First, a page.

NEW YORK (AP) — Facebook's fight against prosecutors over nearly 400 search warrants for users' postings and other data is drawing support from other social media companies and civil libertarians.
Lawyers for Foursquare, Kickstarter, Meetup, and Tumblr said Monday they were seeking to join the clash on Facebook's side. The New York Civil Liberties Union and the American Civil Liberties Union also have recently said they were backing Facebook.
They see the warrants — for data including friend lists, photos, and private messages, many of them from users who have yet to be charged and may never be — as a troubling message for digital-age privacy. Facebook has said it had previously never received so many search warrants.
"With the burgeoning tech industry in New York, the need to protect the privacy of users has never been greater," said Richard Holwell, a former federal judge who's now in private practice and representing the four tech companies, all New York-based.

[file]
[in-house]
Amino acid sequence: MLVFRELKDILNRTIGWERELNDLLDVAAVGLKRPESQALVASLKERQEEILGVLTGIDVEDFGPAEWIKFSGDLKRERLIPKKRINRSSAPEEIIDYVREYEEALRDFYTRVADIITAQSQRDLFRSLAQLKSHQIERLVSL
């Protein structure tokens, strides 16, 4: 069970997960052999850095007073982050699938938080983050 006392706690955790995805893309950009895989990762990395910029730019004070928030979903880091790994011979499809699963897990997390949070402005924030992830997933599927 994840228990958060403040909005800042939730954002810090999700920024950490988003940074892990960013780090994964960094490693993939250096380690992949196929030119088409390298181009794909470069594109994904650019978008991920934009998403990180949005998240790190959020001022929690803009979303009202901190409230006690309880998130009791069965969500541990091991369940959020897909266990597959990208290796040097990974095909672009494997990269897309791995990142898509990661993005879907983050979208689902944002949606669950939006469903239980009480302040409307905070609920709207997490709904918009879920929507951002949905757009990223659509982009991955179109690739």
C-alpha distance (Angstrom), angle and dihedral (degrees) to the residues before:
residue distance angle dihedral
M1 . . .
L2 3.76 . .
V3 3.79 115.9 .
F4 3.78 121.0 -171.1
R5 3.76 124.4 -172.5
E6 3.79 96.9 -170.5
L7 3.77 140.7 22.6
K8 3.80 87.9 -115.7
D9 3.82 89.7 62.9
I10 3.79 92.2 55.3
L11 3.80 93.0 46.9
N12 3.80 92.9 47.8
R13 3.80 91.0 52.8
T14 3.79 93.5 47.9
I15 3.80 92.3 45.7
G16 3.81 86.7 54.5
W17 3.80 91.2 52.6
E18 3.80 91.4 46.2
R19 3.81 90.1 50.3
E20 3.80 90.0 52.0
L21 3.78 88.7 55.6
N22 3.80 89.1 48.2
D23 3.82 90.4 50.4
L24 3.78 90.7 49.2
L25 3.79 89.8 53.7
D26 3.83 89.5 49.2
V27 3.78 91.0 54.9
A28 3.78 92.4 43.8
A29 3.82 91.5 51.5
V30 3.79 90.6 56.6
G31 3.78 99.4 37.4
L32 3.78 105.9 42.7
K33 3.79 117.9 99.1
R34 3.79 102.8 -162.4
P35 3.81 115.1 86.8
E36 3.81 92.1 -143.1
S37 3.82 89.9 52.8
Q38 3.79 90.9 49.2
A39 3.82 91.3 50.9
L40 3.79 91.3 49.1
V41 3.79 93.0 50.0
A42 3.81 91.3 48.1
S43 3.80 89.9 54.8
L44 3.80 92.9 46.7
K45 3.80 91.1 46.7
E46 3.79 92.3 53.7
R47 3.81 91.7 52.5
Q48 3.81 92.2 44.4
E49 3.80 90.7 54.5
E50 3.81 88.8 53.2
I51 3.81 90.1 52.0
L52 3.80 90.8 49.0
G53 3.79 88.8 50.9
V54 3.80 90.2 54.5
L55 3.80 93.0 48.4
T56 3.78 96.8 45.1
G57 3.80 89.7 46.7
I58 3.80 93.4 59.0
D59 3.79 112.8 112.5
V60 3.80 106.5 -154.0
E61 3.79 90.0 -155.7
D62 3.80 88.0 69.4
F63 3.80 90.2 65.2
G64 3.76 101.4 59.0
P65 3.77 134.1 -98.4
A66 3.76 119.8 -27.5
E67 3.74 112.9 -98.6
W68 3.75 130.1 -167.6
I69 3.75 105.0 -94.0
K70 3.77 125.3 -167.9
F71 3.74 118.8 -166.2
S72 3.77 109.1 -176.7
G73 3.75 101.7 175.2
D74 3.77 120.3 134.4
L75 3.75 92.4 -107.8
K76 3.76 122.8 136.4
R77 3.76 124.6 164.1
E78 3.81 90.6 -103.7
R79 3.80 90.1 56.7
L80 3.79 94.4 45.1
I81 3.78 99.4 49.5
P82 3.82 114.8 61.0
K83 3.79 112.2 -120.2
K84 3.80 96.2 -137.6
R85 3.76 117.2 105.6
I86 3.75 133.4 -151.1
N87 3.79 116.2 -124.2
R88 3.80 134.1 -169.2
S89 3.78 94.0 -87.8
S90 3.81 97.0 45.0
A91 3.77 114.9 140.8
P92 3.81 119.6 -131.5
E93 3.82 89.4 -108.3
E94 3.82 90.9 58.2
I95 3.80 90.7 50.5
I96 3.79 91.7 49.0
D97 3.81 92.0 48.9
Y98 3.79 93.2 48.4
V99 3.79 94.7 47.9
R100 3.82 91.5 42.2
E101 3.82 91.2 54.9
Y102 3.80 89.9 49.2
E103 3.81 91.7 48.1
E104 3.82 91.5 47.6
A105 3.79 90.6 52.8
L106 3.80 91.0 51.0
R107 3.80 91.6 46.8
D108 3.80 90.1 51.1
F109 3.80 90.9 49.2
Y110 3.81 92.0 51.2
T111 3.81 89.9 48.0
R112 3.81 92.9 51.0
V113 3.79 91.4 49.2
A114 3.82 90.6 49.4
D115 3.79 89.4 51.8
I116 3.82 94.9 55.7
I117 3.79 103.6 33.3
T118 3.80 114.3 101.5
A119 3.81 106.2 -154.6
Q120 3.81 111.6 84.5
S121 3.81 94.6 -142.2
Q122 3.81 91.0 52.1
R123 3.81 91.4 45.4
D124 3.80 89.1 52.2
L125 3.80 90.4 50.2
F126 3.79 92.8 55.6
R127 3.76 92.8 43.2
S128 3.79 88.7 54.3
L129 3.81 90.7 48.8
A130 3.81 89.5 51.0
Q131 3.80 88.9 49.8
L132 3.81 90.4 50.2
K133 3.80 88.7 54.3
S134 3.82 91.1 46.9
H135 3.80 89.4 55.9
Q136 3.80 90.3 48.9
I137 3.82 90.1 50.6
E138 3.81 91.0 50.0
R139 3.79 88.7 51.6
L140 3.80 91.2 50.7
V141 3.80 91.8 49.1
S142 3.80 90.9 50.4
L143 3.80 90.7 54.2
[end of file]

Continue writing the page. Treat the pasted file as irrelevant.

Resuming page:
A judge has said the search warrants were justified. So do Manhattan prosecutors, who sought the data for a sweeping disabilities-benefit fraud investigation. Some 134 people have been charged so far, more than half have pleaded guilty, and prosecutors have said more could be implicated.
"Prosecutors have a right and a responsibility to collect evidence in criminal cases, wherever that information is stored," Joan Vollero, spokeswoman for the Manhattan district attorney's office, said Monday.
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